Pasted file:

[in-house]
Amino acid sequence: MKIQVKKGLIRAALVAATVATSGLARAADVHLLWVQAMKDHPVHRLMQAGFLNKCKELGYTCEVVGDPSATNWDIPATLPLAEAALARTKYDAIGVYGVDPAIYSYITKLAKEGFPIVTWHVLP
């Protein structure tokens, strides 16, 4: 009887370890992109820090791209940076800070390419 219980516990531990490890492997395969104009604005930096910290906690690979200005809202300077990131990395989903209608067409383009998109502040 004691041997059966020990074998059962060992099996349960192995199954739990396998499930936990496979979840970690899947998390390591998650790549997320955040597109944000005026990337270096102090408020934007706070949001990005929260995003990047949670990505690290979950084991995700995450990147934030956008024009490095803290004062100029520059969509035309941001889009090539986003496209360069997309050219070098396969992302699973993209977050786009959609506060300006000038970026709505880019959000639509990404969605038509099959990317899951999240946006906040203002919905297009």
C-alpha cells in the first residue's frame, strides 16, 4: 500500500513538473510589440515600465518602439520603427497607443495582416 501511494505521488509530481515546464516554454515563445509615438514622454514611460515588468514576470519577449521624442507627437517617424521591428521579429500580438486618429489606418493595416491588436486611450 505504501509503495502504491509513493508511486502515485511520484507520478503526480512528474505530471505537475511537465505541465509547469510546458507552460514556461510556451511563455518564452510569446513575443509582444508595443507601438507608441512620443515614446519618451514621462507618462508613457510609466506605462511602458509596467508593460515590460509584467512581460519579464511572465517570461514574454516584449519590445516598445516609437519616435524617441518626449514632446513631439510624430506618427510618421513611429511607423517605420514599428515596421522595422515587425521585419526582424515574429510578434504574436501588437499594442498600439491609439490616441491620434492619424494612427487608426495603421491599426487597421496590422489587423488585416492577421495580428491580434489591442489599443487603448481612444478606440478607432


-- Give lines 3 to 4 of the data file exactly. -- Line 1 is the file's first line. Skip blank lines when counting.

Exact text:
């Protein structure tokens, strides 16, 4: 009887370890992109820090791209940076800070390419 219980516990531990490890492997395969104009604005930096910290906690690979200005809202300077990131990395989903209608067409383009998109502040 004691041997059966020990074998059962060992099996349960192995199954739990396998499930936990496979979840970690899947998390390591998650790549997320955040597109944000005026990337270096102090408020934007706070949001990005929260995003990047949670990505690290979950084991995700995450990147934030956008024009490095803290004062100029520059969509035309941001889009090539986003496209360069997309050219070098396969992302699973993209977050786009959609506060300006000038970026709505880019959000639509990404969605038509099959990317899951999240946006906040203002919905297009």
C-alpha cells in the first residue's frame, strides 16, 4: 500500500513538473510589440515600465518602439520603427497607443495582416 501511494505521488509530481515546464516554454515563445509615438514622454514611460515588468514576470519577449521624442507627437517617424521591428521579429500580438486618429489606418493595416491588436486611450 505504501509503495502504491509513493508511486502515485511520484507520478503526480512528474505530471505537475511537465505541465509547469510546458507552460514556461510556451511563455518564452510569446513575443509582444508595443507601438507608441512620443515614446519618451514621462507618462508613457510609466506605462511602458509596467508593460515590460509584467512581460519579464511572465517570461514574454516584449519590445516598445516609437519616435524617441518626449514632446513631439510624430506618427510618421513611429511607423517605420514599428515596421522595422515587425521585419526582424515574429510578434504574436501588437499594442498600439491609439490616441491620434492619424494612427487608426495603421491599426487597421496590422489587423488585416492577421495580428491580434489591442489599443487603448481612444478606440478607432